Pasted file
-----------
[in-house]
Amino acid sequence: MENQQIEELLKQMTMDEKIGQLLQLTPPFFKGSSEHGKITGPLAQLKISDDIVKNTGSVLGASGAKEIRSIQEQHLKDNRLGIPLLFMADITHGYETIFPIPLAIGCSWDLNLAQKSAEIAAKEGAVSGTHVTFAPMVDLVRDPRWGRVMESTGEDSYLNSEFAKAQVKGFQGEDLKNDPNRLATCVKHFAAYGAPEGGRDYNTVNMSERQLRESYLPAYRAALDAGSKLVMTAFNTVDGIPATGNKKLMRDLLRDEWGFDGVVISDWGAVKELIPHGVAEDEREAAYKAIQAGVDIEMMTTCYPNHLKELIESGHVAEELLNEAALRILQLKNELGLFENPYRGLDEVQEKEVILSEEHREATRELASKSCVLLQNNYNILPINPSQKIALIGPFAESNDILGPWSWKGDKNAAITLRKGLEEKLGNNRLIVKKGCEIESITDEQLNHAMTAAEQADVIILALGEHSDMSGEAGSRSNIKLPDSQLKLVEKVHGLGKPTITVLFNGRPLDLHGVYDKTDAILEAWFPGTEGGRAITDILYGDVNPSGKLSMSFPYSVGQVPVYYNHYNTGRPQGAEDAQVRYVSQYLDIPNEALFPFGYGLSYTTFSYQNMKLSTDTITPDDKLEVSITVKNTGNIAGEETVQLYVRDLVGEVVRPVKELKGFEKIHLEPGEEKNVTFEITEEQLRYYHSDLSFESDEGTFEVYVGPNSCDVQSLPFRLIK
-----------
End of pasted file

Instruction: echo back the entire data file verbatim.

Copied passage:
[in-house]
Amino acid sequence: MENQQIEELLKQMTMDEKIGQLLQLTPPFFKGSSEHGKITGPLAQLKISDDIVKNTGSVLGASGAKEIRSIQEQHLKDNRLGIPLLFMADITHGYETIFPIPLAIGCSWDLNLAQKSAEIAAKEGAVSGTHVTFAPMVDLVRDPRWGRVMESTGEDSYLNSEFAKAQVKGFQGEDLKNDPNRLATCVKHFAAYGAPEGGRDYNTVNMSERQLRESYLPAYRAALDAGSKLVMTAFNTVDGIPATGNKKLMRDLLRDEWGFDGVVISDWGAVKELIPHGVAEDEREAAYKAIQAGVDIEMMTTCYPNHLKELIESGHVAEELLNEAALRILQLKNELGLFENPYRGLDEVQEKEVILSEEHREATRELASKSCVLLQNNYNILPINPSQKIALIGPFAESNDILGPWSWKGDKNAAITLRKGLEEKLGNNRLIVKKGCEIESITDEQLNHAMTAAEQADVIILALGEHSDMSGEAGSRSNIKLPDSQLKLVEKVHGLGKPTITVLFNGRPLDLHGVYDKTDAILEAWFPGTEGGRAITDILYGDVNPSGKLSMSFPYSVGQVPVYYNHYNTGRPQGAEDAQVRYVSQYLDIPNEALFPFGYGLSYTTFSYQNMKLSTDTITPDDKLEVSITVKNTGNIAGEETVQLYVRDLVGEVVRPVKELKGFEKIHLEPGEEKNVTFEITEEQLRYYHSDLSFESDEGTFEVYVGPNSCDVQSLPFRLIK